Retinal vasculature may be affected by SARS-CoV-2 infection through different mechanisms. The fact that the retina is one of the highest energy-consuming tissues in the body, turns it into a particularly vulnerable tissue to ischemia.15 Retinal vascular disorders has been demonstrated to be associated with systemic coagulopathies and prothrombotic states.16,17 In addition, the retinal vasculature endothelium may be also susceptible to the direct damage by SARS-CoV-2.18 Since there is evidence of the presence of angiotensin-converting enzyme 2 (ACE2), a functional receptor of SARS-CoV-2, in arterial and venous endothelial cells, vascular damage at this level seems feasible.19 Therefore, the retinal vasculature might be altered by a conjunction of events that include thromboembolisms, a hypercoagulable state, hypoxia and endothelial cell dysfunction.

Since the eye offers a readily accessible window to evaluate subclinical and clinical retinal vasculature changes, it seems meaningful to evaluate and quantify through OCTA the retinal involvement related to COVID-19. OCTA has demonstrated to be very useful in the study of other systemic diseases that associate retinal vascular disorders, such as diabetes mellitus and arterial hypertension.20,21 Donati et al. found that the retinal vascular density showed pathological modifications between healthy subjects and hypertensive patients.6 These findings suggested that OCTA may identify pathological markers of an early vascular damage, providing a rationale for retinal vasculature evaluation by OCTA in patients with recently resolved COVID-19.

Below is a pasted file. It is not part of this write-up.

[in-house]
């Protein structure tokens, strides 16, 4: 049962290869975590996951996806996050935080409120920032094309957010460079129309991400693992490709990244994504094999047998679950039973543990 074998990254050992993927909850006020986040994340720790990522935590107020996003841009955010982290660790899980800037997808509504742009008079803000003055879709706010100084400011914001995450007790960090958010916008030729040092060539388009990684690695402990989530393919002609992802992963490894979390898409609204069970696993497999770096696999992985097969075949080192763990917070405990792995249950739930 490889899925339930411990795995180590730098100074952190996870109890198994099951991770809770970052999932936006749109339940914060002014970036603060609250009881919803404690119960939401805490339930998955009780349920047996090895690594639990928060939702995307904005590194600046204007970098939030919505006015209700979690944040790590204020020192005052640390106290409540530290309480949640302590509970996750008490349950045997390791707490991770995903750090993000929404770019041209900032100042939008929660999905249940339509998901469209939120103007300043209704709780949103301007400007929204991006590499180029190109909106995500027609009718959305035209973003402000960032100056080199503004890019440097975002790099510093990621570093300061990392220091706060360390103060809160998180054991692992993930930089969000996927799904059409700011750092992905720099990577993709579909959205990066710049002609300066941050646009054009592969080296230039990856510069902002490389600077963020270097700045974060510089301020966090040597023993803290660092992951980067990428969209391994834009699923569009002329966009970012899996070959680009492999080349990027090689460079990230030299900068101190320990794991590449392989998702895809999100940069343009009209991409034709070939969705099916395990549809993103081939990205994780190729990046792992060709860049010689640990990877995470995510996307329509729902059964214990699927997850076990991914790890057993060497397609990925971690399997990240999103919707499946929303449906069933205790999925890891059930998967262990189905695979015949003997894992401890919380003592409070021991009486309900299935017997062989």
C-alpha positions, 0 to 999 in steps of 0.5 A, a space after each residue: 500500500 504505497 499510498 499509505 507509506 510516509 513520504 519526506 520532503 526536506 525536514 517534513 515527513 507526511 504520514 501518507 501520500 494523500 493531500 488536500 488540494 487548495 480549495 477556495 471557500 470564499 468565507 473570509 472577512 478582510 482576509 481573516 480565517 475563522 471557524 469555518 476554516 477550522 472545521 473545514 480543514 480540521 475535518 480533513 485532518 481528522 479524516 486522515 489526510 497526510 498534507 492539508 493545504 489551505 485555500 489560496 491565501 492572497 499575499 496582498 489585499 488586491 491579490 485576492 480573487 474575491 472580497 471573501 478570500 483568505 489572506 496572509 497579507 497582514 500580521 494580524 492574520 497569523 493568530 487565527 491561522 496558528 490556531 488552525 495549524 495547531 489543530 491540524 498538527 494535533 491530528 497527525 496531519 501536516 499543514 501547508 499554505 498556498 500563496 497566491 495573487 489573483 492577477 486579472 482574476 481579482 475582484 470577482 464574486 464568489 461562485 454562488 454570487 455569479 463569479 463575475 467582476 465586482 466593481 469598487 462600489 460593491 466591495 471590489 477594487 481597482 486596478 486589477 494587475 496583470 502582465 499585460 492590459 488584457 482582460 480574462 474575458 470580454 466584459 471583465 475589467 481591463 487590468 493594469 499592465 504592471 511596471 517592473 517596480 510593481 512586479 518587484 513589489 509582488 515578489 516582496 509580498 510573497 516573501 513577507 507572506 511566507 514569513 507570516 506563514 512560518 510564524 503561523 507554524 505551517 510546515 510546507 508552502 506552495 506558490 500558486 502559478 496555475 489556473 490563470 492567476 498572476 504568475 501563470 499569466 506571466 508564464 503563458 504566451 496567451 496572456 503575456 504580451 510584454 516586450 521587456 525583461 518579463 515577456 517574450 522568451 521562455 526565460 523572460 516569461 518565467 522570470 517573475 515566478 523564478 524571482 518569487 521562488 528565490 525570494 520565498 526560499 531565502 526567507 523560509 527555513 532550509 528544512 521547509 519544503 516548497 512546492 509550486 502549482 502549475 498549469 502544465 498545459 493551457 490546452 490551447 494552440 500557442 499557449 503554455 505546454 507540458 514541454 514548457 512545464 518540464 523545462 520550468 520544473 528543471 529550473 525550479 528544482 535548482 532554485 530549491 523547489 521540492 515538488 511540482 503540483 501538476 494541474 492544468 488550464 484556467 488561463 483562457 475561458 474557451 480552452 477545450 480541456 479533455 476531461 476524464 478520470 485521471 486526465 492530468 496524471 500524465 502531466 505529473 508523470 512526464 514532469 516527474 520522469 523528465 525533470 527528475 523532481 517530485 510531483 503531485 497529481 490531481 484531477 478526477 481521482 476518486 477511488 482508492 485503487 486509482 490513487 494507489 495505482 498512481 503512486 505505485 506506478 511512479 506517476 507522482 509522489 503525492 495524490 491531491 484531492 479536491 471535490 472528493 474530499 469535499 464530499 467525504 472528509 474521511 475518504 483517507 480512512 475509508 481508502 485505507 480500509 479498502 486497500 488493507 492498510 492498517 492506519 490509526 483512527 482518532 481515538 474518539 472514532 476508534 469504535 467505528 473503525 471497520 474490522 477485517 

Our results show a decrease in macular vessel density in patients with higher D-dimer values. This suggests that SARS-CoV-2 may produce subclinical changes at the level of the retinal vasculature, probably related to the potential prothrombotic action and the hypercoagulable state induced by SARS-CoV-2 infection. Since the retinal microvasculature shares many morphological and physiological properties with the vasculature of other organs such as the brain, the kidney and the coronary arteries, we could hypothesize that these results could be reflected in other vital organs.22,23

COVID-19 patients have shown laboratory abnormalities in other parameters despite D-Dimer, such as a decrease in lymphocytes and platelet count, increased CRP and elevated fibrinogen and ferritin concentrations.24 However, we have not found a correlation between OCTA parameters and these abnormalities. The fact that inflammatory laboratory parameters such as CRP had not shown differences in retinal vessel density and perfusion, and one coagulation parameter, D-dimer, had, raises the hypothesis that the underlying physiopathology of these retinal findings may have a thrombotic origin. Moreover, our study found no relationship between the clinical severity of the disease and the retinal vascular changes. Therefore, the microvascular involvement related to COVID-19 might depend on the procoagulant state of the patient rather than on the severity of the illness. This would support the fact that subclinical thromboembolic events may occur in patients with increased D-dimer despite having a mild COVID-19.